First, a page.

This can apply to any organization’s talent. This doesn’t have to be done only through a minor league system, but by keeping track of employees as they progress within the company. Managers and HR can identify who may be a good fit for openings when they arise. How many employees have the dream of getting to a line manager or director level and above one day? How are those employees being identified and is there a place to keep track of their progress? Are we missing employees and potential promotions because we don’t have visibility into this key data? How can we address these issues and invest more in the growth of our current employees?
Creating a Culture of Learning (Mentoring)
There are often situations in baseball when seasoned veterans take rookies under their wings. There is an invaluable transfer of knowledge that takes place on topics ranging from hitting a big-league curve to adjusting to the rigorous travel schedule of a 162-game season. This informal level of learning provides the new player real-life examples that can directly impact his productivity.
In the workplace, there is knowledge being transferred in casual and formal mentorships. One study has shown being part of a mentoring relationship can decrease the odds of turnover by 38% (Payne, S., Huffman Academy of Management Journal). Mentorship is clearly important, but how are these necessary relationships tracked and organized? Mentorships not only help the mentee, but they help the mentor, expand networks, improve employee morale and increase awareness of potential growth opportunities in the company. Similar to networking to find a position with a new company, this is one of the simplest ways to help an employee progress in their career. If mentorships could become more formalized and tracked within a greater system, they could be one of the most powerful tools for employee growth within an organization along with the ability to place key talent into new roles.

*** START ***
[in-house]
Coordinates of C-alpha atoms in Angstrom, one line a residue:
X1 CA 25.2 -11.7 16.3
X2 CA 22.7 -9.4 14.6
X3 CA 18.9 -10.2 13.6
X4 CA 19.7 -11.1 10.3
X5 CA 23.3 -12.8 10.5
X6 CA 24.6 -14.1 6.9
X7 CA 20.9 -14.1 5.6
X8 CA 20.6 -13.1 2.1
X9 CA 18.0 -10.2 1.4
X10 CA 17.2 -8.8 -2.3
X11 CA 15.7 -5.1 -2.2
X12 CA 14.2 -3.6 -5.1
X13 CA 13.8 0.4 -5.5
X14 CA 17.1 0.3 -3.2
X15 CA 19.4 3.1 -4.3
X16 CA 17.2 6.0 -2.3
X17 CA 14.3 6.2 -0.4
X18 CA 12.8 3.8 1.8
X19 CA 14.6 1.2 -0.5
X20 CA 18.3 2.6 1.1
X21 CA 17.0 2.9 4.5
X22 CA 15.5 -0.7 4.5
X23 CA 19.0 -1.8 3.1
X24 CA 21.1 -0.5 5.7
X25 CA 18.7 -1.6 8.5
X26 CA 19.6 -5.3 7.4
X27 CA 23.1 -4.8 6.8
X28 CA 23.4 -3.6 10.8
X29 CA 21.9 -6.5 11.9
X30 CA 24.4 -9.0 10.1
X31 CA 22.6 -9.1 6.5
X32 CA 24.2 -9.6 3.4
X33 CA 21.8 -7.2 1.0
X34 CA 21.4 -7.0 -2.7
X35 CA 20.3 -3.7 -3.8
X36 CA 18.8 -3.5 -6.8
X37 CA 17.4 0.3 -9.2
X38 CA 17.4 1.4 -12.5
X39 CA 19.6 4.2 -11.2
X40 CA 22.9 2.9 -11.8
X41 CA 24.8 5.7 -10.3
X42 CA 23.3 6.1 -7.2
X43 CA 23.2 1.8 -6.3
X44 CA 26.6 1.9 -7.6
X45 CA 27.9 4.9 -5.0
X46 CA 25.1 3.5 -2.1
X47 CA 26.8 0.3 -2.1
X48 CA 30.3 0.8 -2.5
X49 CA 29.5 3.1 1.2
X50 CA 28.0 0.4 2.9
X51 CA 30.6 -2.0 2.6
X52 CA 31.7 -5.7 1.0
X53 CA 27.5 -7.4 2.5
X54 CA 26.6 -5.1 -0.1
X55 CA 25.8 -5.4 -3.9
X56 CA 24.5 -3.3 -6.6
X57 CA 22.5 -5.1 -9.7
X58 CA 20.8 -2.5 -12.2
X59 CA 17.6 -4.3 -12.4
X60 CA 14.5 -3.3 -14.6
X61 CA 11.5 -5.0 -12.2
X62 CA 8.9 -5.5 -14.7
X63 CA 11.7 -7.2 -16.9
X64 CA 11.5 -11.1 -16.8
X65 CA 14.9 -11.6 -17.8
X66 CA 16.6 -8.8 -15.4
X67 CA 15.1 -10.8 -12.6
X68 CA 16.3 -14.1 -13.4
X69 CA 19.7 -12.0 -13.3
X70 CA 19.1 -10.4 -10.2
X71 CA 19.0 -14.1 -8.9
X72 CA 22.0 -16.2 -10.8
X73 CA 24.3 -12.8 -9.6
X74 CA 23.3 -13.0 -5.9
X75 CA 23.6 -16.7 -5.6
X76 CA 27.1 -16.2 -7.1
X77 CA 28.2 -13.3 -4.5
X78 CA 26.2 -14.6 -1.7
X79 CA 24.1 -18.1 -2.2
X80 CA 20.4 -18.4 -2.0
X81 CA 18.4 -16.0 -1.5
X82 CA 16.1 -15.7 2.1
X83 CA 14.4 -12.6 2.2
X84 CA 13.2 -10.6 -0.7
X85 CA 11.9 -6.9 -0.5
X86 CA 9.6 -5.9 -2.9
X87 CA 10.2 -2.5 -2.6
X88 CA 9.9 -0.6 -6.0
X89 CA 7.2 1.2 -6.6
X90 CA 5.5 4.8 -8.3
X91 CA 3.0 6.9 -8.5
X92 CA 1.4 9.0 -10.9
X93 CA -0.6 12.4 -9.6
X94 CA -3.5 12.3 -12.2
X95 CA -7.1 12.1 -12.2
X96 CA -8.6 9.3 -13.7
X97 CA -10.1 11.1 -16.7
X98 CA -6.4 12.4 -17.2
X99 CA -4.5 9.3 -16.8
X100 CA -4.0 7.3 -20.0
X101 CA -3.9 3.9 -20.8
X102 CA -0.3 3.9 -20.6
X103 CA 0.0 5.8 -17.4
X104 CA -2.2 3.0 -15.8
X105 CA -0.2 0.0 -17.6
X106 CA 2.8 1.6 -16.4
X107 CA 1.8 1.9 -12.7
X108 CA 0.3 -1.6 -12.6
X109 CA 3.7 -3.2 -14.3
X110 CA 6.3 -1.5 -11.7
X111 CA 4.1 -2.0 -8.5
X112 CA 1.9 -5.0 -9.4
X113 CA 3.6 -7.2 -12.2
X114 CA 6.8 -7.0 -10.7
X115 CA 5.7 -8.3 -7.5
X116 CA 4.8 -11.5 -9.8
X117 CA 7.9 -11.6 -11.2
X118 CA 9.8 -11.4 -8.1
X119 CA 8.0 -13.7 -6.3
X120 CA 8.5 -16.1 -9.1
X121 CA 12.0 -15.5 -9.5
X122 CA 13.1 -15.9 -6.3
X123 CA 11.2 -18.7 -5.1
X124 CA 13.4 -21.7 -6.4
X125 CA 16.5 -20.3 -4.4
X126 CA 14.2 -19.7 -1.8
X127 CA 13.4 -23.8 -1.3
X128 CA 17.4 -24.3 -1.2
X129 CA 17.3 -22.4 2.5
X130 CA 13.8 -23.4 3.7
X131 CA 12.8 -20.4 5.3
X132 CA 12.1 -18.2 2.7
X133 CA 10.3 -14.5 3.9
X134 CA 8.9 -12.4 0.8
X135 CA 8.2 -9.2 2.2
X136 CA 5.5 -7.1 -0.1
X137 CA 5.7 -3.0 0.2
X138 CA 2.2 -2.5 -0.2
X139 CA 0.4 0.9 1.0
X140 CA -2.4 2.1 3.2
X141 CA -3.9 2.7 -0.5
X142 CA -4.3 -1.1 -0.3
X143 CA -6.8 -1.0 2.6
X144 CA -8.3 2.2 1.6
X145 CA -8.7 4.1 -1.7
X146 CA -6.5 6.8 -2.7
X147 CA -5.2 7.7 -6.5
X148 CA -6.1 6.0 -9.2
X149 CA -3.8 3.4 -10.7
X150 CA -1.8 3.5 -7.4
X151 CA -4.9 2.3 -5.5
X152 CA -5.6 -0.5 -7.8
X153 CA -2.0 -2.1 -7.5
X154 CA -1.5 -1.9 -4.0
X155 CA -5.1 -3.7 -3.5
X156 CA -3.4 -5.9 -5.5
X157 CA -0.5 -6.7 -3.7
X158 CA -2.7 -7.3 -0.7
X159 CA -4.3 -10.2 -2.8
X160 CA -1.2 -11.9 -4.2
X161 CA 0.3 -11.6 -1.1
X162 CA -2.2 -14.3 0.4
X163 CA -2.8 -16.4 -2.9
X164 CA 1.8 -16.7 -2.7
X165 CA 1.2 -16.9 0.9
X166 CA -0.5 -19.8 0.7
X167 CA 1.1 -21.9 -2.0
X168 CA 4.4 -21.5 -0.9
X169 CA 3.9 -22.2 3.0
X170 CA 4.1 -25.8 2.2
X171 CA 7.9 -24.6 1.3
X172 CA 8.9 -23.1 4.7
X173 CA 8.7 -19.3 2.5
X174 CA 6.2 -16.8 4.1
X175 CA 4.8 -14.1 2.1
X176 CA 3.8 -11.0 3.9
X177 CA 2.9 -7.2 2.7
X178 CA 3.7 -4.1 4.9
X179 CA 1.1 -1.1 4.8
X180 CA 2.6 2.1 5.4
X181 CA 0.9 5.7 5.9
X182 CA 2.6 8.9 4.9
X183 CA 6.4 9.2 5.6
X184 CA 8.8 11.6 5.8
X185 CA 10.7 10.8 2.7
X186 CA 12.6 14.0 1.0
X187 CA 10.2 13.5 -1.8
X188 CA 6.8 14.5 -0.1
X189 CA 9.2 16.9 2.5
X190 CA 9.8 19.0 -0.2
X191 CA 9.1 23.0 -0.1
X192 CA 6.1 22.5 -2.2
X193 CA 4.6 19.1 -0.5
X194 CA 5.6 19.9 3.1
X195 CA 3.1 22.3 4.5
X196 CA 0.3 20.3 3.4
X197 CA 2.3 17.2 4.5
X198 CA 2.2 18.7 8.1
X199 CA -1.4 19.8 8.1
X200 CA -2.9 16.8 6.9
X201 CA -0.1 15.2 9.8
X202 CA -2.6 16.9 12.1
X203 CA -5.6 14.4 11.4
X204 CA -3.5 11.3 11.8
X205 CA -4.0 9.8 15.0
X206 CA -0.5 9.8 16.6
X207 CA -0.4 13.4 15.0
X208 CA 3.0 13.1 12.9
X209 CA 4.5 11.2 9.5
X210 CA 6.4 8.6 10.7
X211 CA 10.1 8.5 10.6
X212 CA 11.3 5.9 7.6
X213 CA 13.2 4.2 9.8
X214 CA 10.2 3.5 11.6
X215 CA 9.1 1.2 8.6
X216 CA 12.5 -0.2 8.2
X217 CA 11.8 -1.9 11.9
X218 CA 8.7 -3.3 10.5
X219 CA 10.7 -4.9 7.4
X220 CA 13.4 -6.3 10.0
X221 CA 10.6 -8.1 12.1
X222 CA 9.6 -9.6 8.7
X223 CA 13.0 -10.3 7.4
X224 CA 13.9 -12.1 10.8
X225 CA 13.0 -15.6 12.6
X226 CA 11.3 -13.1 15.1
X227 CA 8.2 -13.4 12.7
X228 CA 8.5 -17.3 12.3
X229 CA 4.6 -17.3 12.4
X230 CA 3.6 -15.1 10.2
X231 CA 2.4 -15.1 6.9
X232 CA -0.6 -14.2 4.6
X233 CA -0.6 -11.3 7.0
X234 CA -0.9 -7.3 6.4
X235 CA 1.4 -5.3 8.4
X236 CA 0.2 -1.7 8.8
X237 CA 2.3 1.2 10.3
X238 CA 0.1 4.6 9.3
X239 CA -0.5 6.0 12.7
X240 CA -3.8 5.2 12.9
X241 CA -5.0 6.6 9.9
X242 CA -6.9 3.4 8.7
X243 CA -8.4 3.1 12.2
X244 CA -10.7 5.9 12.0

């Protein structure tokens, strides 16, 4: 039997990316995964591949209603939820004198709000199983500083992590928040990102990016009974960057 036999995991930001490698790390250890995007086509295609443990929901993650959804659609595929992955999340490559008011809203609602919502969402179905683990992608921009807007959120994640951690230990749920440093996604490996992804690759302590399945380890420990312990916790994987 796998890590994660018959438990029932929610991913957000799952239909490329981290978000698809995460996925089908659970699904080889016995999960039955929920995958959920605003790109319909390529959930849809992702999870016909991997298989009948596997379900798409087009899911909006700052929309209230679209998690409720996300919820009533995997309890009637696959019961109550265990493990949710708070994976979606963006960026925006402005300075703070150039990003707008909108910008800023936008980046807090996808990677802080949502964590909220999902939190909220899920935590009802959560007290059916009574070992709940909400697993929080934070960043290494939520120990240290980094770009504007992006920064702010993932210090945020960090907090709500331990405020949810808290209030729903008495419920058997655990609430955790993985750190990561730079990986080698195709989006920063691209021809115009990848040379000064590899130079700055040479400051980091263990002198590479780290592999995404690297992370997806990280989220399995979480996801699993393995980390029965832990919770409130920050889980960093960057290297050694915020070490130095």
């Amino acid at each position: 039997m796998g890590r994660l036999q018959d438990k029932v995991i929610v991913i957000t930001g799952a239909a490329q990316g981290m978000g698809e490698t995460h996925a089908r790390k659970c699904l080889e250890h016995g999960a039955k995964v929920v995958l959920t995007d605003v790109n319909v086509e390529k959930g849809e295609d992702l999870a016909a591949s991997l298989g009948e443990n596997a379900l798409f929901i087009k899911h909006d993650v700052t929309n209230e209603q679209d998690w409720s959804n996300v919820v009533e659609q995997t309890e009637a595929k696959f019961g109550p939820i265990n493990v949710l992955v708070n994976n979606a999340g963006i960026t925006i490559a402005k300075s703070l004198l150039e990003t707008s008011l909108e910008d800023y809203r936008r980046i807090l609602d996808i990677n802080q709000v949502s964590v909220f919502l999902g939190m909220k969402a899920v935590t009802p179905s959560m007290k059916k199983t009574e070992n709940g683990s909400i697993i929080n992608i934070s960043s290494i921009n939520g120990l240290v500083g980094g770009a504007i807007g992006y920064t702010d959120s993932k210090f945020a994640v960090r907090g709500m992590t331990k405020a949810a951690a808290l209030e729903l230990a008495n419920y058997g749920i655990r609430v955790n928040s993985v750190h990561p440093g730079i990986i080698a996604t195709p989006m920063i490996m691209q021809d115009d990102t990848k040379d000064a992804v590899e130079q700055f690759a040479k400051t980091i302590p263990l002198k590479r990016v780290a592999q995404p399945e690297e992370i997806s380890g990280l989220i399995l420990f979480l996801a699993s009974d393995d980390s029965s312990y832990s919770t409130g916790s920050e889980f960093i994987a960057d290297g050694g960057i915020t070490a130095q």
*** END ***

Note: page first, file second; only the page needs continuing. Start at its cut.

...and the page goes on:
Building Talent Pools
Baseball players are categorized under numerous positions: utility outfielder, closer, starting pitcher, etc. How do the managers effectively categorize the players? They analyze and leverage each player’s unique set of skills. Some players may fit into one category but often fit into many. How does this help an organization? First, it helps provide a picture of the talent available within an organization. Once that is clear, it makes it easier to fill gaps when necessary. There would be more possibilities for organizations if they had better visibility into their unique talent pools. If a skills gap or a new vacancy needed to be filled, a database of current employee’s skills, progress and career track would show who’s ready or nearly ready for a position.
Next time you are at a professional baseball game or maybe even one of your kids’ games, think of all the behind the scenes talent strategies that are in play to field the best teams on the field, maybe even professional teams. Then apply those same strategies to make your work teams, the best teams, even professional teams!
The best run companies have two things in common – good leadership and talent that is connected to their company’s purpose to drive phenomenal results. Shatter old mindsets to turn HR into a data-driven powerhouse for the future of your workforce. Read the SAP executive study, “4 Ways Leaders Set Themselves Apart,” created in collaboration with Oxford Economics.
Ryan Pelletier is senior solution value advisor for SAP SuccessFactors.